That decision described Abercrombie & Fitch’s “Look Policy,” which, the court said, the retailer considers “critical to the health and vitality of its ‘preppy’ and ‘casual’ brand.”


Saudi Arabia: 2 Million in Mecca for Start of Hajj

WireAP_6a4ce71408ae46559c87bea1e510ce1a_16x9_992Saudi Arabia sought to assure the public that the kingdom was safe and free of health scares as an estimated 2 million Muslims streamed into a sprawling tent city near Mecca on Thursday for the start of the annual Islamic hajj pilgrimage.

Earlier this year, Saudi authorities banned people from Sierra Leone, Liberia and Guinea — the countries hardest hit in the Ebola epidemic — from getting visas as a precaution against the virus. The decision has affected a total of 7,400 pilgrims from the three countries.

Ebola is believed to have sickened more than 7,100 people in West Africa and killed more than 3,300, according to the World Health Organization.

The hajj sees massive crowds every year from around the world gather around the cube-shaped Kaaba in Mecca as part of a five-day spiritual journey meant to cleanse the faithful of sin and bring them closer to God. All male pilgrims dress in simple, white robes as a sign of equality before God.

The kingdom has not discovered a single case of Ebola so far and is taking all measures to ensure the safety and health of the pilgrims, said Manal Mansour, the head of Saudi Health Ministry’s department for prevention of infectious diseases.

“The most important precaution that (the kingdom) has taken was to restrict visas from the affected areas,” she told The Associated Press.


The Muslim world, like the Christian world, is complex so let’s get some context

314829-studentsThe Prime Minister speaks of an “apocalyptic death cult”. He deploys Australian military forces into combat against Islamic fundamentalists. A debate washes around about banning the wearing of burqas in Parliament House. Which means now is a good time to remember that there is no pressing threat to Australian national security presented by Muslims.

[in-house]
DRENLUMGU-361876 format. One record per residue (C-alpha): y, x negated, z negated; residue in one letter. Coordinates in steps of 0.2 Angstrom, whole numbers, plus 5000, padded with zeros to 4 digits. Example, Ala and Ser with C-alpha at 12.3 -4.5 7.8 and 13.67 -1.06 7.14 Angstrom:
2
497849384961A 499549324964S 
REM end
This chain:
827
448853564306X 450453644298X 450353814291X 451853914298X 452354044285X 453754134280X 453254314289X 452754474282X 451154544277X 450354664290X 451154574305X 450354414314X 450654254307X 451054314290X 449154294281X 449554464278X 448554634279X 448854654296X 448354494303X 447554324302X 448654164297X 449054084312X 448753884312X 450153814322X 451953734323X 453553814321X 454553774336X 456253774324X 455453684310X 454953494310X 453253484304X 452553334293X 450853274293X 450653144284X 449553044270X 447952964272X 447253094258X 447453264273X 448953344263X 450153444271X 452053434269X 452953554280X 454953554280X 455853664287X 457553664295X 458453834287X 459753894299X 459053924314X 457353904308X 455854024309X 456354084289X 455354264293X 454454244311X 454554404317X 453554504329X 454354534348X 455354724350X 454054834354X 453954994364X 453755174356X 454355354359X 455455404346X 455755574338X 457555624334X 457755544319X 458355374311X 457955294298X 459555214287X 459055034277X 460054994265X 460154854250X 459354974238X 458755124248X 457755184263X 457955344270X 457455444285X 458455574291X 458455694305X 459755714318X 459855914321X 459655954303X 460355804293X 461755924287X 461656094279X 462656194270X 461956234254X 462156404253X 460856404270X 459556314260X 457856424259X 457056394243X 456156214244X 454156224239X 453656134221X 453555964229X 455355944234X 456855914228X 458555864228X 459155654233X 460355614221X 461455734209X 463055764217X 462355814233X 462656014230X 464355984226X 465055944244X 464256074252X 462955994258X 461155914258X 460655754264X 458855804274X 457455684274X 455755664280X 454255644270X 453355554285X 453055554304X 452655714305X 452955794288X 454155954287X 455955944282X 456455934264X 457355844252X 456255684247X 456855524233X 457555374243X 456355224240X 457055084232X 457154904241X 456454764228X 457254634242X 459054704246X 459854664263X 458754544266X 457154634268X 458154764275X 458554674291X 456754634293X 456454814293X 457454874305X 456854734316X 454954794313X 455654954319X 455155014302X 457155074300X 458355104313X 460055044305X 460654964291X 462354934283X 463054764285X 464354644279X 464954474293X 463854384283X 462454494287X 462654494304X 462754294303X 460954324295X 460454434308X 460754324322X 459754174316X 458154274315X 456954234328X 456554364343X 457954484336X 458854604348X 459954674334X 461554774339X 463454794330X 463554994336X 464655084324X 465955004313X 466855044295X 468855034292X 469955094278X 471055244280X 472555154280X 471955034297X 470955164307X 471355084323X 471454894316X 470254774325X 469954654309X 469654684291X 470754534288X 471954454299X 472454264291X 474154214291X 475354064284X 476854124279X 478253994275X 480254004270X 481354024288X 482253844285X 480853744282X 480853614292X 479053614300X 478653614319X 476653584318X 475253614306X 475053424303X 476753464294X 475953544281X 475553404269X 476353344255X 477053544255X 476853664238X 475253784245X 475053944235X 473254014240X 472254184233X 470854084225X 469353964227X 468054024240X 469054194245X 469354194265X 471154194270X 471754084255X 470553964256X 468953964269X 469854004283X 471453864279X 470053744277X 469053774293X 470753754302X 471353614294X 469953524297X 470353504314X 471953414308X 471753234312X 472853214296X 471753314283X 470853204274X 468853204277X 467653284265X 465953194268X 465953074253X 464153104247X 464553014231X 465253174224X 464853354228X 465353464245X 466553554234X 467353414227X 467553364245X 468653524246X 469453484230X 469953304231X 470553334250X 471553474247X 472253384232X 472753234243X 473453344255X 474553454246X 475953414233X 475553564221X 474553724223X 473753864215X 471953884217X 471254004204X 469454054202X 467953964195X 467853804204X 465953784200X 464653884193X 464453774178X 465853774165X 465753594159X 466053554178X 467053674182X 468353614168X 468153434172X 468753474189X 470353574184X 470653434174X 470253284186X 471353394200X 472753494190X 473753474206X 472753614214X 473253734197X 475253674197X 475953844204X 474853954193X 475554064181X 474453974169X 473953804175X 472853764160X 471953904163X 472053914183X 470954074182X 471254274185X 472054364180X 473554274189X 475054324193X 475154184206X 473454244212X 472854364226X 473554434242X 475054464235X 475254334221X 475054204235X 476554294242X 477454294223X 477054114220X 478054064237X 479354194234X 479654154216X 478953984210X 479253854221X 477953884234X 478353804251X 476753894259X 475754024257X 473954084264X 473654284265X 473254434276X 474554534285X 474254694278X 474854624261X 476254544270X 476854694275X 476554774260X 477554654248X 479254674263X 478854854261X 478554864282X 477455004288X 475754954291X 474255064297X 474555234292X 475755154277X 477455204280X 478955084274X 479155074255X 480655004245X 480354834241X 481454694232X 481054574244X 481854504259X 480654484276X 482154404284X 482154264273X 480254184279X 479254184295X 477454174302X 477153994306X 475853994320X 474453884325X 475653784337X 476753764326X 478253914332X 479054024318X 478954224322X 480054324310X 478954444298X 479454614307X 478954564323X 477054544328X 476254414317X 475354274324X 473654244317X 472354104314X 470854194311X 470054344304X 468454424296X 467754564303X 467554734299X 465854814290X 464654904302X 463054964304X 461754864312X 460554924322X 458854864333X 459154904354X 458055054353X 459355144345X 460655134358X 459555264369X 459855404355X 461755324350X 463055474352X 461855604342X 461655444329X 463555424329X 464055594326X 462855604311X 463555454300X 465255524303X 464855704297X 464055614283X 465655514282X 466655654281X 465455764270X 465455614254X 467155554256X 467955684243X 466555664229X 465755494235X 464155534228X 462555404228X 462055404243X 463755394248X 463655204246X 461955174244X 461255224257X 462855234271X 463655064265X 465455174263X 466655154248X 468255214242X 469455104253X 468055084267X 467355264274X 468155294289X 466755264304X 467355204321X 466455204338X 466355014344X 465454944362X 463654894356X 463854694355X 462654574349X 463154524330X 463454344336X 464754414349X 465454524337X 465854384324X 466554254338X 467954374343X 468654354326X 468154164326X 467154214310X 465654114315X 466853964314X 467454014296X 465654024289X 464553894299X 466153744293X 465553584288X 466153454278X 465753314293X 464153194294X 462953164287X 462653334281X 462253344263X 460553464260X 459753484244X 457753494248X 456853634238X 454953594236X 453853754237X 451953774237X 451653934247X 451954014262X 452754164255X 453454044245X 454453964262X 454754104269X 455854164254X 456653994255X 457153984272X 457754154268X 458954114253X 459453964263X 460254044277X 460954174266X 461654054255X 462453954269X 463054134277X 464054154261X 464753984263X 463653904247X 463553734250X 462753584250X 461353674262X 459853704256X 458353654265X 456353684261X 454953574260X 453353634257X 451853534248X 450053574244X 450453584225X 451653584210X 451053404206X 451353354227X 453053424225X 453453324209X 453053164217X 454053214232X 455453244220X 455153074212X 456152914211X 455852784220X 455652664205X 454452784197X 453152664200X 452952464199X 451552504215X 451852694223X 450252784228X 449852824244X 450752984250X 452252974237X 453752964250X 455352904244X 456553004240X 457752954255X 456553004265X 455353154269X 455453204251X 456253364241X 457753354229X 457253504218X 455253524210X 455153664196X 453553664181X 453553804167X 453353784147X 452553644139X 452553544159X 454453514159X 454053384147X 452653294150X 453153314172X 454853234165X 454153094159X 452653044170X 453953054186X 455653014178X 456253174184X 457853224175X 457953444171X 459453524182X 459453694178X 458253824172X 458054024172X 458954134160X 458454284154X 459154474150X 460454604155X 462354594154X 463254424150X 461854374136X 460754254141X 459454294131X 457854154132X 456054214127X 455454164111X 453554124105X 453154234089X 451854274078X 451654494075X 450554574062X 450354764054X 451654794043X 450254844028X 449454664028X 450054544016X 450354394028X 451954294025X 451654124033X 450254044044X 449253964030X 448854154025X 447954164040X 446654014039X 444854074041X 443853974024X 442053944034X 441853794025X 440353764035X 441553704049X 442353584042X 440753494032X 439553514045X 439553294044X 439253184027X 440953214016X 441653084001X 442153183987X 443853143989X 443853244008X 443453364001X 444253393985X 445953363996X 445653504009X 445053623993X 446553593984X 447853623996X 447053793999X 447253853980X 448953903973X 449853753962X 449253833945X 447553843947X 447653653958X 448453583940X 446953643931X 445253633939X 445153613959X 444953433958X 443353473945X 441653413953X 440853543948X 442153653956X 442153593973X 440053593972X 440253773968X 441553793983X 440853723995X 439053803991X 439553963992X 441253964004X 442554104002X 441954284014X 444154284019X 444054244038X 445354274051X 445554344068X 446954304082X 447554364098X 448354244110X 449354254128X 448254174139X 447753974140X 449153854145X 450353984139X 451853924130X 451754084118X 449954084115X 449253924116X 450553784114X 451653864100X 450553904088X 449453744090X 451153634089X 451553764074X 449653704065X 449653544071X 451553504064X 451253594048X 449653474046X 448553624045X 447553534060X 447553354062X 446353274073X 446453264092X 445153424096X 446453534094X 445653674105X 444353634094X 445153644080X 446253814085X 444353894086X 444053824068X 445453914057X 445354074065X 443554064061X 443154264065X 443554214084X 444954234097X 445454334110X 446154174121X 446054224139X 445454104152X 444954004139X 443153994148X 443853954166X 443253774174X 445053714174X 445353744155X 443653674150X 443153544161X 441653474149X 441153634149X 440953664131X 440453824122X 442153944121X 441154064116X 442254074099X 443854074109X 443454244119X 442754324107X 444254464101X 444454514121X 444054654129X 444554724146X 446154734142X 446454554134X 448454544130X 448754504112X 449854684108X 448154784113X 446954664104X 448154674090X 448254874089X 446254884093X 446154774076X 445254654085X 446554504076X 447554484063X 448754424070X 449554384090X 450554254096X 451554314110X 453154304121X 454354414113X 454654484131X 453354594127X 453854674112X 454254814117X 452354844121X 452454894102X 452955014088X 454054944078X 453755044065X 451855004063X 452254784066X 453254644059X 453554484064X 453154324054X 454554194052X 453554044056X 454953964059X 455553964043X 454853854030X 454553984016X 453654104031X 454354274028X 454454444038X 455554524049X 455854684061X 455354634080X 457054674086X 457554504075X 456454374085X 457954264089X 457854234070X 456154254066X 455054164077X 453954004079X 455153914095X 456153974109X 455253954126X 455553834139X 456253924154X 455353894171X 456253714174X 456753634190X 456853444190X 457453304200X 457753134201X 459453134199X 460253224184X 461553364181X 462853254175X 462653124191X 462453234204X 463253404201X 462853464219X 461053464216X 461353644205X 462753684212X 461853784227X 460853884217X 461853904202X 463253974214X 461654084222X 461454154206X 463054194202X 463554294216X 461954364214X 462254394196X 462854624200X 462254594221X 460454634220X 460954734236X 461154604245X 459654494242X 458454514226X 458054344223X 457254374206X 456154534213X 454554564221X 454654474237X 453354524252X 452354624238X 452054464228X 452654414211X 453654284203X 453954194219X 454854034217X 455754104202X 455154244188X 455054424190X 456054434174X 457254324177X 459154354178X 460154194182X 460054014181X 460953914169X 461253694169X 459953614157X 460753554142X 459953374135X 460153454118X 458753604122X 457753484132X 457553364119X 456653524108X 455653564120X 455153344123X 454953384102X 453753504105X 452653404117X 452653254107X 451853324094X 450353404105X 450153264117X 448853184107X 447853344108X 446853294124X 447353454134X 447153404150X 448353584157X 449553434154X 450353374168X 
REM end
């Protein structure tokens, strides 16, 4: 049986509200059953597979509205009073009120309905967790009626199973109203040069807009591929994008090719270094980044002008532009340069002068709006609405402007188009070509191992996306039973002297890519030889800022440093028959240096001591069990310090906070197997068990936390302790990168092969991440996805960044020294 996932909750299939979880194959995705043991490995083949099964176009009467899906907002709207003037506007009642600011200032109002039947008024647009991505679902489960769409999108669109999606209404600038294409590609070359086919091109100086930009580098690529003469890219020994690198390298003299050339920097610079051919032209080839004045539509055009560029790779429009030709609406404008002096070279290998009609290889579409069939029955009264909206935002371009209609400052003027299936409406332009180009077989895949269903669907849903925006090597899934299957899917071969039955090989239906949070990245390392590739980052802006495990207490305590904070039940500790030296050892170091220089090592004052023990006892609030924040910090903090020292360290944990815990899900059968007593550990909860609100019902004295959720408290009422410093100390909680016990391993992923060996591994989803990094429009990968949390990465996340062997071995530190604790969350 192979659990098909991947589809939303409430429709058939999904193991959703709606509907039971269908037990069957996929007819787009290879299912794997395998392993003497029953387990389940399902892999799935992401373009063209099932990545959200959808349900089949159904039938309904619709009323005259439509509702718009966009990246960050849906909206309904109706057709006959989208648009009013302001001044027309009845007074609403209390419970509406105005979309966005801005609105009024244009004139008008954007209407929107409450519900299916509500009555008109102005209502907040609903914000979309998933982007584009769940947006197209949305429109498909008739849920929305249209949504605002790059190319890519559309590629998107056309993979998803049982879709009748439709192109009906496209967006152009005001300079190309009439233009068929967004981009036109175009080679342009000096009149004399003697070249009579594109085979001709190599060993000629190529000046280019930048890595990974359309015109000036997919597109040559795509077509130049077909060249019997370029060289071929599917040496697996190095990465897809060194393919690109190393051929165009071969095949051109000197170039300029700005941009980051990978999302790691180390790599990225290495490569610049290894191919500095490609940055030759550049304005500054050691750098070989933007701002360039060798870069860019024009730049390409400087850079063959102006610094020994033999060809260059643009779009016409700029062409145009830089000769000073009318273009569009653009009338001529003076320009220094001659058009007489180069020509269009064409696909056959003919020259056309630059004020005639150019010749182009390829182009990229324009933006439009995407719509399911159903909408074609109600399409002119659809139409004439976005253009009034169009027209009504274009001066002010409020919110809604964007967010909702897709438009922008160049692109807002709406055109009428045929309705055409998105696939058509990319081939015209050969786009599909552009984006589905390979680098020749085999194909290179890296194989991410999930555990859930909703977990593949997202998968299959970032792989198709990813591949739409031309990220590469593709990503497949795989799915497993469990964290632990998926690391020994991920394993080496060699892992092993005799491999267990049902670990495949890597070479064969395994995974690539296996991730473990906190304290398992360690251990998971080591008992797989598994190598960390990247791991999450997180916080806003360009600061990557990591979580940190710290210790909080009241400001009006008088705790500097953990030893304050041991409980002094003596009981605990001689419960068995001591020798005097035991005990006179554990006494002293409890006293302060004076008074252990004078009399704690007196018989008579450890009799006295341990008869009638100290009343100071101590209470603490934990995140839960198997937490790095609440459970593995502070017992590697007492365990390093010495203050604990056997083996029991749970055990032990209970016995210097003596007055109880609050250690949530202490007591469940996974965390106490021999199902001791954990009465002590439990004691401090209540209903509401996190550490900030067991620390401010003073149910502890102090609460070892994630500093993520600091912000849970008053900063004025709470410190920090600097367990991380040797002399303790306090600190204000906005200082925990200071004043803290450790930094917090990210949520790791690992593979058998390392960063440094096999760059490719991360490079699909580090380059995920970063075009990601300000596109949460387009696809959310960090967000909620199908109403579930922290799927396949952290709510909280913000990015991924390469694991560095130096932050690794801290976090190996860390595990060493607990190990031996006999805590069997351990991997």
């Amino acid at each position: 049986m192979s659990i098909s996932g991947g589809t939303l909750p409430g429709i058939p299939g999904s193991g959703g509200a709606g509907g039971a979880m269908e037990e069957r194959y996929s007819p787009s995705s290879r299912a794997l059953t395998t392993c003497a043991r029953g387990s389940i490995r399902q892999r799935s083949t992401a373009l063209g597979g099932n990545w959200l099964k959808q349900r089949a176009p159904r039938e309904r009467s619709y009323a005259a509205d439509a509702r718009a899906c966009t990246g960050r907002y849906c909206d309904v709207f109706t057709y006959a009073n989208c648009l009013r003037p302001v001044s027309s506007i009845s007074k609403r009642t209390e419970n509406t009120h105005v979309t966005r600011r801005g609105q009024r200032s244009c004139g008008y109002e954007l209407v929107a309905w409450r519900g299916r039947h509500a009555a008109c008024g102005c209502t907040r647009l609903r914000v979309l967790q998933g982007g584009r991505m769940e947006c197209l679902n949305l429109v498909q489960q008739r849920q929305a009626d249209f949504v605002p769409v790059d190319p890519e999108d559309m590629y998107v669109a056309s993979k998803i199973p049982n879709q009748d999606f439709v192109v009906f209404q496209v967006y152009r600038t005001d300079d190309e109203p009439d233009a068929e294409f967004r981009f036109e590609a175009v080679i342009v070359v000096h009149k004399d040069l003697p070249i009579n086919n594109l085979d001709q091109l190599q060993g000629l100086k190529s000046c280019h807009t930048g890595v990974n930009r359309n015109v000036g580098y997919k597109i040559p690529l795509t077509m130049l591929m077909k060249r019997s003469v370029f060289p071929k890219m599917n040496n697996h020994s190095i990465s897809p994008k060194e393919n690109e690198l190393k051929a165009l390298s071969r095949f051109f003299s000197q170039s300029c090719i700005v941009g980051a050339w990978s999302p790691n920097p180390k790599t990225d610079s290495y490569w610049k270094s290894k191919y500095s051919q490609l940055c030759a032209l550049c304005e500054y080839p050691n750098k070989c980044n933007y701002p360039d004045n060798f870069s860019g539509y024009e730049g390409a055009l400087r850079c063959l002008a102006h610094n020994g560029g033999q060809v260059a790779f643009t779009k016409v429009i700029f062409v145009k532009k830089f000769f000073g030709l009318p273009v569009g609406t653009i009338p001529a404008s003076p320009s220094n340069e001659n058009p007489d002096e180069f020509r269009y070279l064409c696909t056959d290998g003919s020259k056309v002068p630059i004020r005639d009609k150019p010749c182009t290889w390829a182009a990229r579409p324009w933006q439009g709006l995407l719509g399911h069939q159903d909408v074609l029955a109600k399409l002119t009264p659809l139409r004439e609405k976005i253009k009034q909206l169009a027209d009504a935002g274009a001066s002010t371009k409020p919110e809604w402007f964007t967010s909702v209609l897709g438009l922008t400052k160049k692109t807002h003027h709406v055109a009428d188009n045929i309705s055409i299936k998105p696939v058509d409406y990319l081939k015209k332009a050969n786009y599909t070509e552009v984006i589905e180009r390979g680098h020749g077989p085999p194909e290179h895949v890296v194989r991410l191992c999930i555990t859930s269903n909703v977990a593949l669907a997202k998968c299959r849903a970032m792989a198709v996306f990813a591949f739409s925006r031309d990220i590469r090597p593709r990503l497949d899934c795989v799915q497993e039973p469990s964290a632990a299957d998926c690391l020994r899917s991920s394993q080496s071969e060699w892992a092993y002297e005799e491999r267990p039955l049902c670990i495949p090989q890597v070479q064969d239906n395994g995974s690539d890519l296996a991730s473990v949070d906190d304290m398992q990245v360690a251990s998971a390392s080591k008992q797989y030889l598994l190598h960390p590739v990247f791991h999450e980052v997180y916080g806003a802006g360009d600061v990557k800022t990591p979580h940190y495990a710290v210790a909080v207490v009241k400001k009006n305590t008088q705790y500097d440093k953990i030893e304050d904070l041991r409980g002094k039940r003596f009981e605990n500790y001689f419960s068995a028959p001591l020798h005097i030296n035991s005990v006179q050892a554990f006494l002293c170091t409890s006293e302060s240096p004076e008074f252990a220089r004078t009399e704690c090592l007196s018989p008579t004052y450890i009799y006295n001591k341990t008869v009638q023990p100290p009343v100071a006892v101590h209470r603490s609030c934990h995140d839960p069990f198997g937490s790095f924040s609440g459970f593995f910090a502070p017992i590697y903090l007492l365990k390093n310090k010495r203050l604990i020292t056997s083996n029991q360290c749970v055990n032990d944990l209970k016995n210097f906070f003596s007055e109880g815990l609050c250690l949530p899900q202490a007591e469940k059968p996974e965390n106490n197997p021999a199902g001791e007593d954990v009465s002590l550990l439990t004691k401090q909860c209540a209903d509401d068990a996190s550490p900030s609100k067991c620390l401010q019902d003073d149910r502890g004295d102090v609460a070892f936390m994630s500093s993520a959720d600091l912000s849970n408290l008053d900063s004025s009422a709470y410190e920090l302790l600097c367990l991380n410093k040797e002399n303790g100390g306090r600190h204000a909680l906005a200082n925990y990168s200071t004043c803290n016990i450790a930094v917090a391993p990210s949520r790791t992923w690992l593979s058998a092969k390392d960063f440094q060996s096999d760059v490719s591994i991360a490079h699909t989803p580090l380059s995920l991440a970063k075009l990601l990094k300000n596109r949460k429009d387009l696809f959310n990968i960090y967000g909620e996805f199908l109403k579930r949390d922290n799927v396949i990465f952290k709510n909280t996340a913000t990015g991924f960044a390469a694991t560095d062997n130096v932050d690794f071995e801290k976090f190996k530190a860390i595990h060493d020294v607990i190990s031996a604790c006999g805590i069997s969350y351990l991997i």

By way of context, more than 14,000 people have been killed on Australia’s roads over the past decade. Thousands more have been seriously injured. The economic cost of road crashes is an estimated $27 billion a year, according to the Department of Infrastructure. Yet there is no national threat presented by motor vehicles, nor any national debate about these costs. Australia accepts the costs as the price of a modern society.

So when I see or hear the concept of Muslims being discussed, a cascade of personal experiences flickers instantly, overlaying the news stories I digest. I think of Jack, Fenny and Chas, young Indonesians who live in Sydney. The thoughtfulness they have shown me has been exceptional. All of them are Muslims. I’m hoping they will stay in Australia after they graduate. The country would be better off with them than without them.

I think of my car blowing a tyre on a desert highway in Dubai, and the furnace-like conditions when I opened the door, and the shimmering, unsettling heat of the landscape. As I was trying, and failing, to get the very tight bolts off the wheel, a passing driver pulled over and got the tyre off for me. It was hard work in oppressive conditions. He was a plumber from Pakistan. A Muslim. A stranger who stopped to help a stranger.